There is a glaring need for better objective guidance for GPs in the diagnosis and management of chest pain, according to a multi-disciplinary working group of the Angina Forum. The group agreed that a worrying over-dependence on subjective judgment by GPs in identifying suspected angina patients means that many cases may go undiagnosed.
Approximately 3% of adults in the UK are afflicted by angina, and about 330,000 new cases are diagnosed each year costing the NHS some £700 million per year. The Angina Forum’s consensus statement comes amid rising concern about angina following the publication in the British Medical Journal of new data showing a dramatic rise in the number of angina cases – a situation which exists in spite of a reduction in heart attacks.
However, the Forum points out that under-diagnosis, compounded by low public awareness, is a major problem and the true numbers of angina patients may be much greater. Professor Adam Timmis, Consultant Cardiologist at the London Chest Hospital commented: ‘There is probably an iceberg effect – the cases we see are just the tip of the problem.’
Illustrating the problem, Dr George Kassianos, a GP with specialist interest in coronary heart disease, cited the case of a patient presenting with atypical chest pain not linked to specific activity or trigger factors who was not referred but later turned out to have serious coronary heart disease. While this is anecdotal, Dr Kassianos pointed out that best practice is inevitably patchy in primary care and such cases were probably common.
‘Cases like this emphasise the importance of diagnostic guidelines for angina for GPs, which do not currently exist,’ he said. He also referred to an informal survey of 20 GPs which revealed that while all respondents were aware of primary care hypertension guidelines, none was aware of any similar guidelines for angina.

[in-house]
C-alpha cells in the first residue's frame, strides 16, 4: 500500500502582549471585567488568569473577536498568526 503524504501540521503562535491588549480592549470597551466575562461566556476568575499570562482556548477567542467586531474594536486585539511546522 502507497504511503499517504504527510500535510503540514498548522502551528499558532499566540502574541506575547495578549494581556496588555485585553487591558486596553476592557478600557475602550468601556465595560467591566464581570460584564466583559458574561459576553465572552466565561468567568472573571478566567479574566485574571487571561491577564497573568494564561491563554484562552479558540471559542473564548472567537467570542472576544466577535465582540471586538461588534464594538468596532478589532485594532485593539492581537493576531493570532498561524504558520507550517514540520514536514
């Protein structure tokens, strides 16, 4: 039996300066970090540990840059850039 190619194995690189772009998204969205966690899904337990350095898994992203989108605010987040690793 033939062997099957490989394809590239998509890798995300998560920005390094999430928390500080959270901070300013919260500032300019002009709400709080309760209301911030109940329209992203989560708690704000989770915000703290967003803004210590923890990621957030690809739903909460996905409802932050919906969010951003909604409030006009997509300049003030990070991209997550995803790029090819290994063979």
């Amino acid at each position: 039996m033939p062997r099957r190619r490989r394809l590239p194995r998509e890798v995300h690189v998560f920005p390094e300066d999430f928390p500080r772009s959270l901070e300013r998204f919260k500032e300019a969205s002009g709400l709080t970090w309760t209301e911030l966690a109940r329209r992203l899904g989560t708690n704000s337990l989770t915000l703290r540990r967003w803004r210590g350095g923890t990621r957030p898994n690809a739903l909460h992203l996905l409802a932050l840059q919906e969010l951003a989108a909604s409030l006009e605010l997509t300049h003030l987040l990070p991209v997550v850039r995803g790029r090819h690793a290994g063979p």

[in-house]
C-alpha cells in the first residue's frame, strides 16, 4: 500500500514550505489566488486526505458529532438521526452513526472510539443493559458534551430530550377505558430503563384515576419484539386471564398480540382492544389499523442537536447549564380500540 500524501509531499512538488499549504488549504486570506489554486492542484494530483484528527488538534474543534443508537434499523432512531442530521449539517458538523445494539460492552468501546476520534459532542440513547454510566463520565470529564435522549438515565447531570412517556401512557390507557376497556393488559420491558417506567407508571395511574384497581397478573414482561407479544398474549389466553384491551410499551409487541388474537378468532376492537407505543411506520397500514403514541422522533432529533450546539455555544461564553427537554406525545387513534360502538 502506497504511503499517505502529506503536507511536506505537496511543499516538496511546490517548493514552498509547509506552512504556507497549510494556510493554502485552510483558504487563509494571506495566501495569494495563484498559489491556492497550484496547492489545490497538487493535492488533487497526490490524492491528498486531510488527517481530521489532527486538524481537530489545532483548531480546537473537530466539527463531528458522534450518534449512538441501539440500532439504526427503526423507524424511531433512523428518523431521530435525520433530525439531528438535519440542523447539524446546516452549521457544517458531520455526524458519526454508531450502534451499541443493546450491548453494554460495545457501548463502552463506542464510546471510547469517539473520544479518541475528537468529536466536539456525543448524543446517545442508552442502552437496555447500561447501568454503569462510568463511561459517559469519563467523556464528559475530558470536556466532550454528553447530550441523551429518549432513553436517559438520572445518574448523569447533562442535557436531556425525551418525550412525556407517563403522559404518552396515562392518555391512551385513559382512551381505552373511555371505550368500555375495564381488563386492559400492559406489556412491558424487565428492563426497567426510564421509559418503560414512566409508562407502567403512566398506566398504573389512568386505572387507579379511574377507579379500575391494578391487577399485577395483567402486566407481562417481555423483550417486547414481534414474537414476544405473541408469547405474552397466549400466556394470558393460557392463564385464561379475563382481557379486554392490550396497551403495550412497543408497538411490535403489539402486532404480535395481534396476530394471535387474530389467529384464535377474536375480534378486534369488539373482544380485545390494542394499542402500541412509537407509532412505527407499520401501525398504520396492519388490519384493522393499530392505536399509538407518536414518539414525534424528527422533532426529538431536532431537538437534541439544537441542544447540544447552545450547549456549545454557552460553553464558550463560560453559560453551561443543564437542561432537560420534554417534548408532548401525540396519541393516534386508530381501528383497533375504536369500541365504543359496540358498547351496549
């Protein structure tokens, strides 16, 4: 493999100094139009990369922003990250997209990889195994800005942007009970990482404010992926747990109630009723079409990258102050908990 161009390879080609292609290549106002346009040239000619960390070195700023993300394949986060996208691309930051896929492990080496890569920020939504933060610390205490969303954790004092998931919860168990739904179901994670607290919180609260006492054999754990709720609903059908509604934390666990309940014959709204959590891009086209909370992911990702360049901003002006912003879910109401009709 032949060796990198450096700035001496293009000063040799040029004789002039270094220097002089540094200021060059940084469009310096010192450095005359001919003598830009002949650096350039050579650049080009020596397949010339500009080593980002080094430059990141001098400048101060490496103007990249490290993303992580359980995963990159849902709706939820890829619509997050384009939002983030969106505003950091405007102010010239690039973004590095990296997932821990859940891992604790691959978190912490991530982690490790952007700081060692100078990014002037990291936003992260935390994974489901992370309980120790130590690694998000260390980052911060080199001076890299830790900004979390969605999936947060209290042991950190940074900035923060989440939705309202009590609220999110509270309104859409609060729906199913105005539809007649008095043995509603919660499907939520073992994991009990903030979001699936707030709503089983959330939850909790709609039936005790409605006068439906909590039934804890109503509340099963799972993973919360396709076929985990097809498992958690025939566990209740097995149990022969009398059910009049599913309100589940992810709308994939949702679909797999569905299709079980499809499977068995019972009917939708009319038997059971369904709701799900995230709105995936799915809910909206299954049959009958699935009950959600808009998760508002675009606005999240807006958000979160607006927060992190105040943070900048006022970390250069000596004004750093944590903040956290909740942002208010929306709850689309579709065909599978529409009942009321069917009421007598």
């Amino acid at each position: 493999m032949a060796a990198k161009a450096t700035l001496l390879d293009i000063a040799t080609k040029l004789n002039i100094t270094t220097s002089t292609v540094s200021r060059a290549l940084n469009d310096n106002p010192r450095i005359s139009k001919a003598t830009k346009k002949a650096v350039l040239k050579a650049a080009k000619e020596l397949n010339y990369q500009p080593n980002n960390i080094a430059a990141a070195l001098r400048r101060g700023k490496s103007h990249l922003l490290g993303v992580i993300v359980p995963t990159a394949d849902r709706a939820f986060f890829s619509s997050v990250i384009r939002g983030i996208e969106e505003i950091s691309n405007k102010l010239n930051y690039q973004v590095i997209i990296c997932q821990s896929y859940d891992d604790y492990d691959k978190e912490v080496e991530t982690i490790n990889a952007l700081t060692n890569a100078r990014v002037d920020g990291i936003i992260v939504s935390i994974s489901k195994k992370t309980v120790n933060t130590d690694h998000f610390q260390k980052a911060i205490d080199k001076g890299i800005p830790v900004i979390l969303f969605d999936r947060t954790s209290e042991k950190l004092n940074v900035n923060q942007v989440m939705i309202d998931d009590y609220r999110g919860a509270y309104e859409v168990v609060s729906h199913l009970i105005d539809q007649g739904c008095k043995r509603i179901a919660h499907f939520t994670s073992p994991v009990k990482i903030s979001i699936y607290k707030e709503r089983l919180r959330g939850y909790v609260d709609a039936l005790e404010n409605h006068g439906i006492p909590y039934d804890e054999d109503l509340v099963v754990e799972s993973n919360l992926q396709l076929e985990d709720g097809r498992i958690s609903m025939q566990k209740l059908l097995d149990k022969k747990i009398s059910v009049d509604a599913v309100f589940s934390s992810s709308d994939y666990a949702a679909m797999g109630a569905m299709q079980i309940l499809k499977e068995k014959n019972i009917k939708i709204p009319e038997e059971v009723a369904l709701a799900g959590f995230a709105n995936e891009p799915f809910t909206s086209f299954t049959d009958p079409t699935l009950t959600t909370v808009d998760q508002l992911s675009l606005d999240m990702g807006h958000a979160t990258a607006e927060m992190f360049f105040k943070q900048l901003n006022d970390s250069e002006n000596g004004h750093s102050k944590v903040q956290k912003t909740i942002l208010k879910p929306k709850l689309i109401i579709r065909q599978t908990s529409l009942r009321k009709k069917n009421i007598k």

According to the National Service Framework for Coronary Heart Disease, patients with suspected angina should be referred to a Rapid Access Chest Pain Clinic (RACPC) and assessed within a maximum of two weeks. The new General Medical Services contract also rewards GPs for ensuring that ‘newly diagnosed angina patients’ are referred for specialist assessment.
But this places a clear onus on GPs to make appropriate diagnoses and decisions on who to refer, and in the absence of objective guidance too much depends on the GP’s clinical experience, according to the Forum members.
‘The new GMS contract puts the GP at the centre of management but there is probably insufficient objectivity at present,’ commented Norman Evans, Chief Pharmacist for Wandsworth PCT.
A further problem identified by the Angina Forum is that patients whose chest pain is assessed as low-risk by a RACPC are then returned to their GPs often with no clear indication of how they should be managed or what should be done if their condition deteriorates.
‘Ideally, there would be better communication from the hospital back to general practice and a management plan following discharge back to primary care,’ observed Dr Hugh McIntyre, Consultant Physician at the Conquest Hospital, Hastings and Honorary Consultant Cardiologist, Brompton Hospital, London.
The Angina Forum, a multidisciplinary expert group brought together to explore, research and communicate solutions to improved angina management, has previously highlighted the problems of patchy and inadequate medical management and the limitations of current therapeutic options.